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2009 Squeaks By

Skepticism remains at local level

WASHINGTON: Lawmakers have agreed to shut off analog broadcast television transmissions in 2009, not on New Year's Eve nor after March Madness, but on Feb. 17--the 51st anniversary of the canonization of Clare of Assisi as the patron saint of television.

The 2009 provision was included in S.1932, a hotly contested bill that slashed federal spending by $40 billion over the next five years. The bill squeaked by the Senate four days before Christmas on a vote of 51-50, with Vice President Dick Cheney abbreviating a trip to the Middle East to return and cast the deciding vote.

The bill, ultimately named the "Work, Marriage, and Family Promotion Reconciliation Act of 2005," also included up to $1.5 billion for the set-top converters that would allow analog-only TV sets to process digital signals.

Lawmakers spent the last year trying to set a new analog end date, since the original--Dec. 31, 2006--appeared increasingly unrealistic as it got closer. For all the political Sturm und Drang over setting the new deadline, it generated a resounding shrug outside of Washington, D.C.

WHAT HARD DATE?

"People ask... we tell them there's supposed to be a deadline, but we don't know when it is because they've pushed it back so many times," said James Hillis of Ezra's Home Store in Ashland, Ohio, a community of about 22,000.

Hillis said Ezra's sells more analog than digital TV sets "by far," and that the store sells about five outdoor mast antennas per month for over-the-air TV reception.

The demand for outdoor masts is more like 50 per month at Fairfax Antennas in Alexandria, Va., where Dave Thompson manages the office. He said over-the-air DTV was driving much of the sales because the two available DBS providers were not yet offering local channels in the area.

"We've only been doing DirecTV installs since Monday," Dec. 19, he said, "so how much that will cut in, we don't know." As for the analog shutdown, Thompson said, "Most people are not concerned about the deadline because they know it will just be pushed back again."

Charlie Jele, owner of Just TV Service in Greenville, S.C., said that no one in his community had a clue that the government intended to shut down the nation's analog TV broadcast system. Jele is strictly in repairs, and he estimated that 90 percent of his business involved fixing analog TVs, because that's what retailers are moving.

"About 90 percent of TVs they're selling as far as big screens are digital, but 27 inches and down, they're still analog," he said. "There's a lot of people out there that are going to be mad when their TVs don't work anymore... but the deadline keeps getting pushed back." Like Just TV, ITR Electronics in Indianapolis is also a repairs-only shop, where Sherry Banks said folks had "heard rumors" of the impending analog shutdown.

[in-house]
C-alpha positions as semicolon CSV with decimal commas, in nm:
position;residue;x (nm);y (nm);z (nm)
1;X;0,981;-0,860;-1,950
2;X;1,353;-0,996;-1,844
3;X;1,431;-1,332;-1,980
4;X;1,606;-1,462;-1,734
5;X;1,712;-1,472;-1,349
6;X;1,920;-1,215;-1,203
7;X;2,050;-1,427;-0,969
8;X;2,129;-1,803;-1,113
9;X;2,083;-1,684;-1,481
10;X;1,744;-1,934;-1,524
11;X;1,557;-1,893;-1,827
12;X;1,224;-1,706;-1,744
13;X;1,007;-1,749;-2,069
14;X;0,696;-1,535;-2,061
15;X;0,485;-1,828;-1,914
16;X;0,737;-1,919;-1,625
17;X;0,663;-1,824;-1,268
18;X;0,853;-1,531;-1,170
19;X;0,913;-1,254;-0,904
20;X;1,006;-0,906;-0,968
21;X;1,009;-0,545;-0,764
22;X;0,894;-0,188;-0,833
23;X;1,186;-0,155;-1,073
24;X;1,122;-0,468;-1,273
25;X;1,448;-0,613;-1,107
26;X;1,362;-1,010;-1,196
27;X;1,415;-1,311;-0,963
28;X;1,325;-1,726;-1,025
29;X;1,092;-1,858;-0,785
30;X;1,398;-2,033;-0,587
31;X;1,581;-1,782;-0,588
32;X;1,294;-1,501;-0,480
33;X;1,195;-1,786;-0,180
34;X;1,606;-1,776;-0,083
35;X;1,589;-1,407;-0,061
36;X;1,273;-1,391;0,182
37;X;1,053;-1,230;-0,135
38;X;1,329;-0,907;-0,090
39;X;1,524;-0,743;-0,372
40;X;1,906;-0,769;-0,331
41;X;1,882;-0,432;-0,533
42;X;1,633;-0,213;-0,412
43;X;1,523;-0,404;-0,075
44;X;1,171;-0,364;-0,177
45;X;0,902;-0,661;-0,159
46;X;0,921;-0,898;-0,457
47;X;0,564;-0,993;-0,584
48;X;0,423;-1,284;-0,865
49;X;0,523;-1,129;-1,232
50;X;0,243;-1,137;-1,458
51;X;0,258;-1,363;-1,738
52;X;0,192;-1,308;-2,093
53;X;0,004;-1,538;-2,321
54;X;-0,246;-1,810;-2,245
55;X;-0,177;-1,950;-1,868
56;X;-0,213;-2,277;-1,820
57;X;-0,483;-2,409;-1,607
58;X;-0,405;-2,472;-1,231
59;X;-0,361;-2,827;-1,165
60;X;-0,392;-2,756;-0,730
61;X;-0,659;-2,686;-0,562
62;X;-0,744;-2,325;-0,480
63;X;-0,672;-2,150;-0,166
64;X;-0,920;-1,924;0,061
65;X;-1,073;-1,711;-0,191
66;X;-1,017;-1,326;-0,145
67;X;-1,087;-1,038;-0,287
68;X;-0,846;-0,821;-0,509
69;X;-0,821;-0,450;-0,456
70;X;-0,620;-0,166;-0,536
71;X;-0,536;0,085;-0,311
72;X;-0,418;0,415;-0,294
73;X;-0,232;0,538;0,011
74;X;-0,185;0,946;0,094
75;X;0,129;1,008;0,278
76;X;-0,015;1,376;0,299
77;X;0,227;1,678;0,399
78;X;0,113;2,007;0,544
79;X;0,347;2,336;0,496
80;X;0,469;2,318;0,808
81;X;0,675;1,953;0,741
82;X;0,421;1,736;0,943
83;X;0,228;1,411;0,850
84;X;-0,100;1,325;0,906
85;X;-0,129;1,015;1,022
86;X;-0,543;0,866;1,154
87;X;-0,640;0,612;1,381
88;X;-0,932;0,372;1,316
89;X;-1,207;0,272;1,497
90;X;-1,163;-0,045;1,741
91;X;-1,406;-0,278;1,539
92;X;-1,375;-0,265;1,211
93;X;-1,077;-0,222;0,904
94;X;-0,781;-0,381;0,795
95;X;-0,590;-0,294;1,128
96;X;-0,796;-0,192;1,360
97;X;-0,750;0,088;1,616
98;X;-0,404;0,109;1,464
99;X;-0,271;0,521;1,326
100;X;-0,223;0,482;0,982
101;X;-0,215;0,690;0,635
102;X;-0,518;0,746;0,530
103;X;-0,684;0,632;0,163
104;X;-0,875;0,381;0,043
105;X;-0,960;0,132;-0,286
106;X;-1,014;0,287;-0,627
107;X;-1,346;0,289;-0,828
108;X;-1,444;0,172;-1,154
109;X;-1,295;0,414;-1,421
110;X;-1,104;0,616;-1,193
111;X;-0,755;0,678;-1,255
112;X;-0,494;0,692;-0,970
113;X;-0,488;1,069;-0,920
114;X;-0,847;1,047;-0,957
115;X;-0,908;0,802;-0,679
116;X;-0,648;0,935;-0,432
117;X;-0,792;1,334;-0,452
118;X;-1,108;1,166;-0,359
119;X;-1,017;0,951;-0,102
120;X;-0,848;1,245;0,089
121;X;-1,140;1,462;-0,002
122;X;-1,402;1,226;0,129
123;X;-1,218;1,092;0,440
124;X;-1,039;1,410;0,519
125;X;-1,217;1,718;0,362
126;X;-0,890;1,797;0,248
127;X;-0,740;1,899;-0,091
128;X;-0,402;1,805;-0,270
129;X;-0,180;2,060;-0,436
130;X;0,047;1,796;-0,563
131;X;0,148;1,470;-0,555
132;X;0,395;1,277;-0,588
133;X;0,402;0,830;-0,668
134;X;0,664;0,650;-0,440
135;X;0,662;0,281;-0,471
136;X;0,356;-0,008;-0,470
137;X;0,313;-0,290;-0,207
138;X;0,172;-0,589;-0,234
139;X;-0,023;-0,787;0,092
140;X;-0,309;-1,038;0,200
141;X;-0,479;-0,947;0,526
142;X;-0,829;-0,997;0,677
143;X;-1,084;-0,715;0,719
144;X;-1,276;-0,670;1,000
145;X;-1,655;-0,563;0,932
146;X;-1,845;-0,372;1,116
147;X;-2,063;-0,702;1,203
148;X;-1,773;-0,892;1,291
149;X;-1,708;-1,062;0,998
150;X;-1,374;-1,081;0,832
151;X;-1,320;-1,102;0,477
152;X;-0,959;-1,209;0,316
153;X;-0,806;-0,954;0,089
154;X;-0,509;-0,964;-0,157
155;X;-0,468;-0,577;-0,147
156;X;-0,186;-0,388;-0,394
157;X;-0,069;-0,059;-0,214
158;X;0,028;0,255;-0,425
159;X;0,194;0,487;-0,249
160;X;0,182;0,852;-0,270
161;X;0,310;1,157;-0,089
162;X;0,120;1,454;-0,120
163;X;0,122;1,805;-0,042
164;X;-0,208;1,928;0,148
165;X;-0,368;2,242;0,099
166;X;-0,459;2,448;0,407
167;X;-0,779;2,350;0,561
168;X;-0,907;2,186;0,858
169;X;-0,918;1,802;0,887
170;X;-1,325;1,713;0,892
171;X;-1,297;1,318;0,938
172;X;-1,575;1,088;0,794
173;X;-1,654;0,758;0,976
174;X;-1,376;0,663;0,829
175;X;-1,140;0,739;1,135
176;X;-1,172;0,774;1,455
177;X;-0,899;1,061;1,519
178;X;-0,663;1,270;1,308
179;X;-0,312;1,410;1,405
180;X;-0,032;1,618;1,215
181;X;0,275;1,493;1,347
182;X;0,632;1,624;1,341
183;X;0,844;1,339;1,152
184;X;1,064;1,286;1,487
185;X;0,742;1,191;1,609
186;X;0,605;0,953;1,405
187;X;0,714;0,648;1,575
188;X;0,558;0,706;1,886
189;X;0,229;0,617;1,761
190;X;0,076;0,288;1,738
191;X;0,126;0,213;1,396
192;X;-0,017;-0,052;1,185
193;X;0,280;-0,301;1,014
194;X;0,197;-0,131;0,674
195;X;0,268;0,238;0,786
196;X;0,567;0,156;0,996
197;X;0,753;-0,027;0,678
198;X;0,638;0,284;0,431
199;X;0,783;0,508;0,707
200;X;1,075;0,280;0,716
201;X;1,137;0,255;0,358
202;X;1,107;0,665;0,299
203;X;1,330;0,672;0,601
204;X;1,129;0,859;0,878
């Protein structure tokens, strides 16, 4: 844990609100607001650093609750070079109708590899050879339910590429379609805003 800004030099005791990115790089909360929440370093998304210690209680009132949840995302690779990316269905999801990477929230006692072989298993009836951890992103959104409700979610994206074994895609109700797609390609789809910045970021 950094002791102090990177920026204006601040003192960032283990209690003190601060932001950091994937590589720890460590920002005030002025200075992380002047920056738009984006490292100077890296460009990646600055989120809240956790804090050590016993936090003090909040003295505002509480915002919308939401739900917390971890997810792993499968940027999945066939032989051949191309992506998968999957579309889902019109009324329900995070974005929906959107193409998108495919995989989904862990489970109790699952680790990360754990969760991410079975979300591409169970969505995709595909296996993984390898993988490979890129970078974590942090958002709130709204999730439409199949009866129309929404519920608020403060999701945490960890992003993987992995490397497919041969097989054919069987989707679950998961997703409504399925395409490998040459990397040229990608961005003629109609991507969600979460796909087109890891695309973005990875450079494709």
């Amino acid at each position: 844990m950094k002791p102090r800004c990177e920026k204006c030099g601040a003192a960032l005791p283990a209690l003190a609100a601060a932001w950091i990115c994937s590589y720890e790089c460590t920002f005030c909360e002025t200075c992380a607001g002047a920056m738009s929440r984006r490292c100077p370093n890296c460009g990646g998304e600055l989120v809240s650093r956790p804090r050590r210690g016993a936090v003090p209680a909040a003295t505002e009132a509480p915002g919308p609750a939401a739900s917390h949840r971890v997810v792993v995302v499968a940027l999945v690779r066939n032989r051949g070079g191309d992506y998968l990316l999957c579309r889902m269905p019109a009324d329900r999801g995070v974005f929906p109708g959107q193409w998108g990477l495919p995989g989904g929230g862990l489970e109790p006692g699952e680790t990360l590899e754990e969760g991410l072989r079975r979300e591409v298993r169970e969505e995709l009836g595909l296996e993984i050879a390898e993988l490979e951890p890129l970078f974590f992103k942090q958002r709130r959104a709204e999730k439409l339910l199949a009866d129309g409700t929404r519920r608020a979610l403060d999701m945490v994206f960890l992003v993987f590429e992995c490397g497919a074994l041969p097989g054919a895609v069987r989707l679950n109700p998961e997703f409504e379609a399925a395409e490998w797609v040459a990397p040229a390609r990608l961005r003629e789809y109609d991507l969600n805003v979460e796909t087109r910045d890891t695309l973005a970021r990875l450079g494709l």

"People come in and ask us all the time, 'should we get this repaired?' There are so many sets out there that are analog, I don't see how they're going do that. It remains to be seen if it's going to happen," she said.

Banks was technically correct at TV Technology press time.

That's because even though the Senate passed S.1932, Senate Democrats successfully pulled a parliamentary maneuver that required another House vote before the bill went to the President's desk. On the day of the Senate vote, many House members had already gone home for the holidays, including Commerce Committee Chairman Joe Barton, who was hospitalized for a heart attack just days earlier. Reuters reported that there were no plans to call House members back.

Once Congress is able to fully ratify the hard shutoff date, Dick Wiley believes it will stick. An FCC chairman in the late '70s and now a senior partner at Wiley, Rein & Fielding in Washington, D.C., Wiley said it will work as long as people are informed.

"Consumer education is absolutely the key to making this work, or we'll be back at this again Christmas, 2008," he said.

Wiley said a market-by-market shutdown would be unlikely because the analog broadcast spectrum likely will be on the auction block roughly a year before the end date.

"There could be extensions, but market-by-market would be very confusing," he said.

NO DOWNCONVERTING

The final version of DTV legislation included a nice holiday gift for David Rehr, the new president and CEO of the National Association of Broadcasters. It was conversely a lump of coal for Kyle McSlarrow, chief of the National Cable and Telecommunications Association.

According to the NAB, the bill disallowed cable operators from headend downconversion, i.e, from taking standard- or hi-def digital broadcast signals and converting them all to analog at headends. McSlarrow argued that headend downconversion was imperative because about 45 million of the nation's 68 million cable subscribers have analog service, many with no set-top box of any sort.

Without headend conversion, all of those households would need a digital set-top box, potentially costing the cable industry more than $1 billion. Headend conversion was originally allowed in the House DTV bill, but the provision was kiboshed in conference. McSlarrow argued in the House that without headend downconversion, analog cable subscribers should also be eligible for government set-top converter money. It remains to be determined who will be eligible for the set-top subsidy.

Rehr, who took the helm of the NAB in early December, also issued a carefully worded response that reflected a sentiment of his predecessor Eddie Fritts--that nothing is ever final in Washington politics:

"As we look forward to 2006, NAB will work with Congress to ensure that cable operators not be permitted to block consumer access to the full benefits of digital and high-definition television."